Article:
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I work in an open plan office space, where we sit in teams, placed in table island of about 8 tables per island.

My hobby is baking and I often have leftovers that I would like to bring with me to work because it's better they get eaten than thrown away. However, it's not nearly enough to feed my 40 other colleagues in the room, let alone the 200 people in the total company.

With birthdays etc it's common you buy (small) treats for the 40 people in the room, but what if I want to bring my leftover cake/cookies and just place them in the middle of our island?

Will people think I'm rude for not sharing or not making enough for everyone? I won't stop other colleagues from taking a piece, but it's not enough to feed everyone.

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    First come first serve? (little sign, without advertisement)? – Captain Emacs May 16 '17 at 10:54
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    Maybe go around your island and individually offer your treats to your immediate colleagues, and just keep any remaining for yourself? If some distant colleague you never / rarely speak to otherwise moans that you've not brought enough for everyone, it's your colleague that's the jerk, not you. – user34587 May 16 '17 at 10:56
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    @CaptainEmacs you should have posted that as the answer, because it is essentially. ;-) – Mister Positive May 16 '17 at 13:13
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    Closely related, but perhaps not a duplicate: How to deal with random people taking away our food from semi-shared common rooms? – Masked Man May 16 '17 at 14:35
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    I strongly suggest you consider your position and reputation in the office before bringing in food regularly. Like it or not baking is a stereotypically female activity and can negatively affect people's impression of you in some situations such as when you're new to the job or if you're in a workplace culture where women struggle to be taken seriously. You want to be known as the person "who aced the X account" or "the go-to for all things Y", not "the one who brings in cake every week". More here. – Lilienthal May 17 '17 at 10:09
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what if I want to bring my leftover cake/cookies and just place them in the middle of our island?

Will people think I'm rude for not sharing or not making enough for everyone? I won't stop other colleagues from taking a piece, but it's not enough to feed everyone.

It not an unreasonable thing to do, but it depends on the culture of your workplace.

In some workplace cultures not sharing with everyone would be considered rude. ("Did you bring enough for everyone?" might be asked).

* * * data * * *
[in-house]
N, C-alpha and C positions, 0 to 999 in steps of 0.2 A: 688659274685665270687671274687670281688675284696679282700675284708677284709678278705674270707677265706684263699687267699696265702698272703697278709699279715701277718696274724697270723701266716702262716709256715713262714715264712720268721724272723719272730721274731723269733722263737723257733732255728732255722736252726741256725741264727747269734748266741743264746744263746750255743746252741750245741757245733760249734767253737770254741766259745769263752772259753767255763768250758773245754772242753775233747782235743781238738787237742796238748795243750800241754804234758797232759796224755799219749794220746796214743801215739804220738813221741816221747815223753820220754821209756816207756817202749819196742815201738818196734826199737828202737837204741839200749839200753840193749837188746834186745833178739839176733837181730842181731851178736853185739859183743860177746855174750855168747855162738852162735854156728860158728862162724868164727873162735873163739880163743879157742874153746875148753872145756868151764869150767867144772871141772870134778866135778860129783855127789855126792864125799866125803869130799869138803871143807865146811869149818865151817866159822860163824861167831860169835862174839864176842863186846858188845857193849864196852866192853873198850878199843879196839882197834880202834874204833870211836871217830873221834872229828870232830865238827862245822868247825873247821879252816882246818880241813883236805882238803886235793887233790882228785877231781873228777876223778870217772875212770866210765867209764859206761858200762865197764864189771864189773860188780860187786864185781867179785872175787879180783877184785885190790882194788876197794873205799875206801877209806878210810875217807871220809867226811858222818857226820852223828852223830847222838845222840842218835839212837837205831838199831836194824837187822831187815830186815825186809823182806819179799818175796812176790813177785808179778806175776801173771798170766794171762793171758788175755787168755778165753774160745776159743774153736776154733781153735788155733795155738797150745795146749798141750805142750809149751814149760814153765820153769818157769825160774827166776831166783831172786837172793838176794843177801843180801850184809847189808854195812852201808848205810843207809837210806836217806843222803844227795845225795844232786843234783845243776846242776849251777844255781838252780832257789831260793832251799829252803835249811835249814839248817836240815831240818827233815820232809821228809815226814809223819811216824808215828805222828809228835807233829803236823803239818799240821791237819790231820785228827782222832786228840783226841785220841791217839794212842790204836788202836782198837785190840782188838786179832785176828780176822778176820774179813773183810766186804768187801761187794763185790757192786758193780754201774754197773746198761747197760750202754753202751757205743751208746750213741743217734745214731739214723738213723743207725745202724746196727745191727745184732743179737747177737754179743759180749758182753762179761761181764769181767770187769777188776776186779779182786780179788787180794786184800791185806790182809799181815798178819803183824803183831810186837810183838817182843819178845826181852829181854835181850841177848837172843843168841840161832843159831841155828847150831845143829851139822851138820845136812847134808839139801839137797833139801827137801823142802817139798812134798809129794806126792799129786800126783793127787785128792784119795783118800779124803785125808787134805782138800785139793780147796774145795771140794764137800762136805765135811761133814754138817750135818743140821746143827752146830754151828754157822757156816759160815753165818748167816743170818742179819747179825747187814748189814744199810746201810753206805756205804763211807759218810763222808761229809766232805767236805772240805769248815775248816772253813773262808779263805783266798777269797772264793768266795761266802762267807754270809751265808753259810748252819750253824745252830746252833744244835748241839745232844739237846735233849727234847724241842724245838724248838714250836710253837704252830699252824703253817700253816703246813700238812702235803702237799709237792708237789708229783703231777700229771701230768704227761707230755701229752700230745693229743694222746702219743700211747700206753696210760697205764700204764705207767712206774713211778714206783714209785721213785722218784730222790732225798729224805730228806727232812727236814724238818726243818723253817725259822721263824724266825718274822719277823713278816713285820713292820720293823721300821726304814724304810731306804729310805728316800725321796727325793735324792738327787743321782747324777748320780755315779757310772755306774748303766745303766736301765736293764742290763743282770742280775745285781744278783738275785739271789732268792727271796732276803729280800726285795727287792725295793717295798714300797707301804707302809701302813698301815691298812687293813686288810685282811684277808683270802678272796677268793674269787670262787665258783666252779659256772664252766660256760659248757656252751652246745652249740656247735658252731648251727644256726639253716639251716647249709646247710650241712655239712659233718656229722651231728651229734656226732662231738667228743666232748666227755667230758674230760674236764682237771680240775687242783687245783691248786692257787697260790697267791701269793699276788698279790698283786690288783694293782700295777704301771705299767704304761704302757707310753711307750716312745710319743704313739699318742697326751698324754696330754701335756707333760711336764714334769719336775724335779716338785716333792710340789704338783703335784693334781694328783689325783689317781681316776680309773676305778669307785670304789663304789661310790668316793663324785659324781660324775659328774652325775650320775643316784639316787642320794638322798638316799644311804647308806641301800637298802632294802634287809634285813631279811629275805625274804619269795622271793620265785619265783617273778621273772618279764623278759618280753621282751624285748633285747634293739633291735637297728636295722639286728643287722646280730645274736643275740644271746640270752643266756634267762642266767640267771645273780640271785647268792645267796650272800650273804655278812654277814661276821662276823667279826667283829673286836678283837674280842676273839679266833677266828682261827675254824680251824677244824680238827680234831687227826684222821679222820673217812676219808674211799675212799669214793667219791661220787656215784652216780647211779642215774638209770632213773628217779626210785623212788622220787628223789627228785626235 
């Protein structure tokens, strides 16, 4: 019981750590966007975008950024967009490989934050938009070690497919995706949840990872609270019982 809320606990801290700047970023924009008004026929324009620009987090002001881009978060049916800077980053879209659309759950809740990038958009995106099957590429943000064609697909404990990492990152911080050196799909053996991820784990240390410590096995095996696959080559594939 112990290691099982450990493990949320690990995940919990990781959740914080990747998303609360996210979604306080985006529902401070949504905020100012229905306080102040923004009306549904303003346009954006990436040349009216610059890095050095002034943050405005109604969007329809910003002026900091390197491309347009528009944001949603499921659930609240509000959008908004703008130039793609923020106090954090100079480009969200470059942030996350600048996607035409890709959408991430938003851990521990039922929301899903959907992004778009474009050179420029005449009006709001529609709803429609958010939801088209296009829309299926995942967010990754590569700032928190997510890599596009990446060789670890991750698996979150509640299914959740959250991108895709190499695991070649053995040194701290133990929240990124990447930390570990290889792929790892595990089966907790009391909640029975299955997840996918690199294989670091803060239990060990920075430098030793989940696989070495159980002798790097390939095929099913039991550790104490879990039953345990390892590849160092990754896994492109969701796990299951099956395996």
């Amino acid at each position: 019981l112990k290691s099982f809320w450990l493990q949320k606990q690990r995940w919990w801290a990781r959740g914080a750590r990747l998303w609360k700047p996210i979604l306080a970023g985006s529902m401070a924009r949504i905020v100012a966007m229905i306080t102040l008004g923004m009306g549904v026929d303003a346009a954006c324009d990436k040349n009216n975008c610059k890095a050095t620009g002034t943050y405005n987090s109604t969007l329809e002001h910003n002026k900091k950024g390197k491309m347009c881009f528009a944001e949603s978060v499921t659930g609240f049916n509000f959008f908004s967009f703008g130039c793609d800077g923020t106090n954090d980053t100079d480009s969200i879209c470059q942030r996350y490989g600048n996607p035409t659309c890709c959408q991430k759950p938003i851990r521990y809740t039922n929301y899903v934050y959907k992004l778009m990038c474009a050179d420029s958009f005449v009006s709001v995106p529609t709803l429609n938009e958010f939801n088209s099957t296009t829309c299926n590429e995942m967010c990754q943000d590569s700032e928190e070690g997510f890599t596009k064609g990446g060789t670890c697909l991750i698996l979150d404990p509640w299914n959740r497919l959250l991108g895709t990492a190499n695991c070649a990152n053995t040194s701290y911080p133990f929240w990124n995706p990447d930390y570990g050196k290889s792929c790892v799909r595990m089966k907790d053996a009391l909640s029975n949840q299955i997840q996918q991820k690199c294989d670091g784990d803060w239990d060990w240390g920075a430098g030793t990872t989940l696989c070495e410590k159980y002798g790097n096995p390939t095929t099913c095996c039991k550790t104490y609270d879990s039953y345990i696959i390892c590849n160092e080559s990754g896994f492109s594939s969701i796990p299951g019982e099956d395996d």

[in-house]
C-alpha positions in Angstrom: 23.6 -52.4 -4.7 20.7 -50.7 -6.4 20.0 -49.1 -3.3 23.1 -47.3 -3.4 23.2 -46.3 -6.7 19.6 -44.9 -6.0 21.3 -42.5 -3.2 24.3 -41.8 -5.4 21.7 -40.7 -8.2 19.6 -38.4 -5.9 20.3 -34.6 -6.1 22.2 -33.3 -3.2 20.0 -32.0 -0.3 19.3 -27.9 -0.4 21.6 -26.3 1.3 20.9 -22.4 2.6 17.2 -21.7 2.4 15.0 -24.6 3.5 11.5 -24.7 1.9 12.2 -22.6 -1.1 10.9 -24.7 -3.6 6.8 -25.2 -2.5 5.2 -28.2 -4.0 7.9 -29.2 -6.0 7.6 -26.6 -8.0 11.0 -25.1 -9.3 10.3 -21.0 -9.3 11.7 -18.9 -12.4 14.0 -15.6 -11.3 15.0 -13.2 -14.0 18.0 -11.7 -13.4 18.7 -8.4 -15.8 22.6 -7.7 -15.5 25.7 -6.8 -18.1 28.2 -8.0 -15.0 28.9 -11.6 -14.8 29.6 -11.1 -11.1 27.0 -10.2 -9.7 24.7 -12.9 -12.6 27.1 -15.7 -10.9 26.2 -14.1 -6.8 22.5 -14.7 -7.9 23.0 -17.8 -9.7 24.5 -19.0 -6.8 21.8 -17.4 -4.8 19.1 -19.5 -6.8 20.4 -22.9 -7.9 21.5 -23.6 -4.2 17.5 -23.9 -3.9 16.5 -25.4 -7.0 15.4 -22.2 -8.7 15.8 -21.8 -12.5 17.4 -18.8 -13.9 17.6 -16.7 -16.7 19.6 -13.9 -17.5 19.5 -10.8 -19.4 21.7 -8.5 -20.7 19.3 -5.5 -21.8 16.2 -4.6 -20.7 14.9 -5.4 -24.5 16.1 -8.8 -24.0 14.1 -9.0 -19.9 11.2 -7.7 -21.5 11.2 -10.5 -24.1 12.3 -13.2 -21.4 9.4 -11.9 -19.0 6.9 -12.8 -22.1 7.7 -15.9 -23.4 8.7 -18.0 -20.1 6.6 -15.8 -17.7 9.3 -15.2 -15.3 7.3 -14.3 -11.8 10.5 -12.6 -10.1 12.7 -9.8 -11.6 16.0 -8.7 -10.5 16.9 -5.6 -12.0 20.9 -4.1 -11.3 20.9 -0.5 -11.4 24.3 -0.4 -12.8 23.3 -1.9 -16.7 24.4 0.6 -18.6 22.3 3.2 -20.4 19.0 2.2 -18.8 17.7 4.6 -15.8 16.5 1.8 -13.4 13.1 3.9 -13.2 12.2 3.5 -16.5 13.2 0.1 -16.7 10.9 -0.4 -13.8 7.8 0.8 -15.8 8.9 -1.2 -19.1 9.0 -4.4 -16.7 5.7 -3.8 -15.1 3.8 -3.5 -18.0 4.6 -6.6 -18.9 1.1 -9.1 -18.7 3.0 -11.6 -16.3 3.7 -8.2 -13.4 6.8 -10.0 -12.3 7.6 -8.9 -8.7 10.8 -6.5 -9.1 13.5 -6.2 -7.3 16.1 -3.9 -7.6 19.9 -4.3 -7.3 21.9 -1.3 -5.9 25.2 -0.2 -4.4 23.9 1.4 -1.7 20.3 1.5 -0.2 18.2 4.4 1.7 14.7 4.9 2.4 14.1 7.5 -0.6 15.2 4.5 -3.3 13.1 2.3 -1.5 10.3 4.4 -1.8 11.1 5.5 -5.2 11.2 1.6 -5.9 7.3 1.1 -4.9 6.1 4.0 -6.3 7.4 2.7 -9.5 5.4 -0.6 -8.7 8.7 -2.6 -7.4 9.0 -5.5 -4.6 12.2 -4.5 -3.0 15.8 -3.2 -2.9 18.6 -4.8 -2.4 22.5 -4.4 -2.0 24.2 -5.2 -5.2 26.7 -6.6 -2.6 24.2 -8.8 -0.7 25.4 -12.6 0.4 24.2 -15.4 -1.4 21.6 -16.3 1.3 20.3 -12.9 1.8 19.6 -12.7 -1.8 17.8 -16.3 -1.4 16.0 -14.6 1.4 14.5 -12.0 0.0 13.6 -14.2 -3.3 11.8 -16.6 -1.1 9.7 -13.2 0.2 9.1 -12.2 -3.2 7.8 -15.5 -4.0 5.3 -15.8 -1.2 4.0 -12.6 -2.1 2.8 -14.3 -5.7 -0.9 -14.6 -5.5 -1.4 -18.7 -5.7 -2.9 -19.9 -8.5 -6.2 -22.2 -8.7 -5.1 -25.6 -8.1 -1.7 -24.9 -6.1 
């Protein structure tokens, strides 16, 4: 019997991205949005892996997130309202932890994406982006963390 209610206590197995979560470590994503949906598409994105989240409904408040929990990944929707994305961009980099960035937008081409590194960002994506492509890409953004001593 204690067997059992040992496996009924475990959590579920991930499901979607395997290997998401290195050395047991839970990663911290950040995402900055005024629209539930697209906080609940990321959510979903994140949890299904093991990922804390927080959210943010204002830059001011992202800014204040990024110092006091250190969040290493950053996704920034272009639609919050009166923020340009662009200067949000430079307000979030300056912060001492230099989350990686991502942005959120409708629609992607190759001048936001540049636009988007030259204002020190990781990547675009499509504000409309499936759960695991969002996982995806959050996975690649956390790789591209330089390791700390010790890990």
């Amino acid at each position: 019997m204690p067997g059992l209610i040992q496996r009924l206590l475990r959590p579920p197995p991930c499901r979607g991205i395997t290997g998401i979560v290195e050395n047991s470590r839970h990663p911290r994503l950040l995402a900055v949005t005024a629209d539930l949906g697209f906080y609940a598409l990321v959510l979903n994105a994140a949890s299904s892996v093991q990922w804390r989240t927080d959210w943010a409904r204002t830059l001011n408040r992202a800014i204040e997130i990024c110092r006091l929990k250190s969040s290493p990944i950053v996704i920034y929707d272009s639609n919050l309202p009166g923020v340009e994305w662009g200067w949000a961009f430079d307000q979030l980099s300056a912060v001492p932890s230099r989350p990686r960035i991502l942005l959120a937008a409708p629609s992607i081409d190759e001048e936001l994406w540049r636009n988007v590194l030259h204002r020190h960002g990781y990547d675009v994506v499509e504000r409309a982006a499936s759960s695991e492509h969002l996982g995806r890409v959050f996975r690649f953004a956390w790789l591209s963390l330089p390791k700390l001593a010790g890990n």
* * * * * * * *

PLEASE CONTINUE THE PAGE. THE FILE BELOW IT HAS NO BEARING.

If you placed food in the middle, would other "islands" feel free to help themselves? If so, then your tactics may not be effective.

In many shops, the norm is to place the food in a common area such as a kitchen, and let people help themselves. You can give your team an edge by sending them an email that food is there so that they can be "first in line" to get some.

If you truly want to make sure each member of your island gets some, then divide the food into pieces, put it on plates, and either hand it to each of them or put one plate on the chair of each worker in your island. If there is still some left over, that could go elsewhere.

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    I used to do the bake&bring thing and usually I would take out the boxes near my seat, then tell my colleagues "I'm going to put these in the kitchen now; anyone want one before I go?" to give them a heads up. It ensures your direct colleagues get a chance to take one without sounding like you're not willing to share with others. – Erik May 16 '17 at 11:20
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    I would recommend against putting food on anyone's desk (never mind chair, which can lead to an uncomfortable mess) unless you're close enough to each person to know their dietary restrictions along with any possible dietary improvements they're currently trying to make in their life (which probably won't be true unless you're as close as or closer than close friends). This is significantly worse than them needing to actively say no, they need to actually do something with the unwanted food you gave them. There could very well be some minor resentment for putting them in that position. – Dukeling May 16 '17 at 14:23
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    At least in my office, food for our team is put on a table in our team's area. While some of the support staff will come over (and we generally don't mind, because they do work for us) it's generally assumed that it's for us. When we're done with it, or if we want to provide for the entire office, we'll put food on the kitchen bar -- it's assumed that anything there is free-for-all. Similarly, if one of the other teams has food in their area, it's assumed that it's theirs and we generally leave it alone unless explicitly invited. – Doktor J May 16 '17 at 20:23
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    +1 @Dukeling. Another example is someone might be fasting for religious or medical reasons or whatever and you might have no idea. – Mehrdad May 17 '17 at 6:25
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    @IsmaelMiguel: I think that was just the point - in some cultures, bringing nothing more than "leftovers" may be considered rather rude than acceptable. It extends to any kinds of gifts - some cultures are simply relaxed about a "first come, first serve" approach and the possibility that it's just a small thing and some recipients might not get anything, while in other cultures, some people getting nothing, or also some people getting more than others is considered a kind of a failure by the gift-giver. – O. R. Mapper May 18 '17 at 9:35